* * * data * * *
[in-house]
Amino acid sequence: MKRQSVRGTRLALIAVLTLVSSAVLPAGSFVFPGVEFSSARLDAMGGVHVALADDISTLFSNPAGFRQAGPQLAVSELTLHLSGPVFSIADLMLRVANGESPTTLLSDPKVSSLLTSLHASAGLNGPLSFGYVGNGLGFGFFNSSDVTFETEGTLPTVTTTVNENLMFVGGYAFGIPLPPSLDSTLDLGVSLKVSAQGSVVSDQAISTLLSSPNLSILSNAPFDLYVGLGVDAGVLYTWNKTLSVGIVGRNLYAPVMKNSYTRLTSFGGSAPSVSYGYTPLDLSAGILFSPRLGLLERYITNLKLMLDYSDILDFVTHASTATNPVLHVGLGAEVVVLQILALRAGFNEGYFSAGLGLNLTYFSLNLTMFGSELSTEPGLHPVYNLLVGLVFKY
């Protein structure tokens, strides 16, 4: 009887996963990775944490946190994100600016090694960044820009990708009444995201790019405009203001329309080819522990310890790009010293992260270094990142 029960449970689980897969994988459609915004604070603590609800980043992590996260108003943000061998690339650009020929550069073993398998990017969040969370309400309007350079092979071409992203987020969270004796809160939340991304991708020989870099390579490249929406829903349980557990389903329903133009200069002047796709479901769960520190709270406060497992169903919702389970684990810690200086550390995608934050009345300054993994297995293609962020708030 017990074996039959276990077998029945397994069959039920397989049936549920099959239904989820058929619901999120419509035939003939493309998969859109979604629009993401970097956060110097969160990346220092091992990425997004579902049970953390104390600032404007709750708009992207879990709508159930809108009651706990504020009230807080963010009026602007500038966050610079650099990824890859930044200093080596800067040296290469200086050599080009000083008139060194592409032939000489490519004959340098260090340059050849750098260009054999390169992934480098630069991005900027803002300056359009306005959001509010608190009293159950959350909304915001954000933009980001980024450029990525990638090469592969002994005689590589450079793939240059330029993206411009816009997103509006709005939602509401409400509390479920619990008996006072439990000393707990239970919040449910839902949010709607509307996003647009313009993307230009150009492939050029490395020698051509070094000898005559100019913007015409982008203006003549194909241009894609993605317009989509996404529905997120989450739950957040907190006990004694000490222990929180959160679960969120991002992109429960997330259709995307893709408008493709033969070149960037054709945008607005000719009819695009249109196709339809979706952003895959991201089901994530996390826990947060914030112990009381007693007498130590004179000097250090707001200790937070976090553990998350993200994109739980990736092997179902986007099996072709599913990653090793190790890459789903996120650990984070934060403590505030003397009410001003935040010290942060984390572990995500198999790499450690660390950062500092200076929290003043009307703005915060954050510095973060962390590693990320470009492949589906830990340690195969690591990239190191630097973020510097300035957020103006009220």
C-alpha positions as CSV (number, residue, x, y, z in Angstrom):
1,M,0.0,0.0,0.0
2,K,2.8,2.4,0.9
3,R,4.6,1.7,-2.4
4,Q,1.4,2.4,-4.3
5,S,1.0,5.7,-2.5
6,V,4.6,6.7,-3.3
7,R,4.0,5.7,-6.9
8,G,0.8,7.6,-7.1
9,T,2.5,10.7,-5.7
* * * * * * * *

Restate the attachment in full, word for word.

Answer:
[in-house]
Amino acid sequence: MKRQSVRGTRLALIAVLTLVSSAVLPAGSFVFPGVEFSSARLDAMGGVHVALADDISTLFSNPAGFRQAGPQLAVSELTLHLSGPVFSIADLMLRVANGESPTTLLSDPKVSSLLTSLHASAGLNGPLSFGYVGNGLGFGFFNSSDVTFETEGTLPTVTTTVNENLMFVGGYAFGIPLPPSLDSTLDLGVSLKVSAQGSVVSDQAISTLLSSPNLSILSNAPFDLYVGLGVDAGVLYTWNKTLSVGIVGRNLYAPVMKNSYTRLTSFGGSAPSVSYGYTPLDLSAGILFSPRLGLLERYITNLKLMLDYSDILDFVTHASTATNPVLHVGLGAEVVVLQILALRAGFNEGYFSAGLGLNLTYFSLNLTMFGSELSTEPGLHPVYNLLVGLVFKY
């Protein structure tokens, strides 16, 4: 009887996963990775944490946190994100600016090694960044820009990708009444995201790019405009203001329309080819522990310890790009010293992260270094990142 029960449970689980897969994988459609915004604070603590609800980043992590996260108003943000061998690339650009020929550069073993398998990017969040969370309400309007350079092979071409992203987020969270004796809160939340991304991708020989870099390579490249929406829903349980557990389903329903133009200069002047796709479901769960520190709270406060497992169903919702389970684990810690200086550390995608934050009345300054993994297995293609962020708030 017990074996039959276990077998029945397994069959039920397989049936549920099959239904989820058929619901999120419509035939003939493309998969859109979604629009993401970097956060110097969160990346220092091992990425997004579902049970953390104390600032404007709750708009992207879990709508159930809108009651706990504020009230807080963010009026602007500038966050610079650099990824890859930044200093080596800067040296290469200086050599080009000083008139060194592409032939000489490519004959340098260090340059050849750098260009054999390169992934480098630069991005900027803002300056359009306005959001509010608190009293159950959350909304915001954000933009980001980024450029990525990638090469592969002994005689590589450079793939240059330029993206411009816009997103509006709005939602509401409400509390479920619990008996006072439990000393707990239970919040449910839902949010709607509307996003647009313009993307230009150009492939050029490395020698051509070094000898005559100019913007015409982008203006003549194909241009894609993605317009989509996404529905997120989450739950957040907190006990004694000490222990929180959160679960969120991002992109429960997330259709995307893709408008493709033969070149960037054709945008607005000719009819695009249109196709339809979706952003895959991201089901994530996390826990947060914030112990009381007693007498130590004179000097250090707001200790937070976090553990998350993200994109739980990736092997179902986007099996072709599913990653090793190790890459789903996120650990984070934060403590505030003397009410001003935040010290942060984390572990995500198999790499450690660390950062500092200076929290003043009307703005915060954050510095973060962390590693990320470009492949589906830990340690195969690591990239190191630097973020510097300035957020103006009220």
C-alpha positions as CSV (number, residue, x, y, z in Angstrom):
1,M,0.0,0.0,0.0
2,K,2.8,2.4,0.9
3,R,4.6,1.7,-2.4
4,Q,1.4,2.4,-4.3
5,S,1.0,5.7,-2.5
6,V,4.6,6.7,-3.3
7,R,4.0,5.7,-6.9
8,G,0.8,7.6,-7.1
9,T,2.5,10.7,-5.7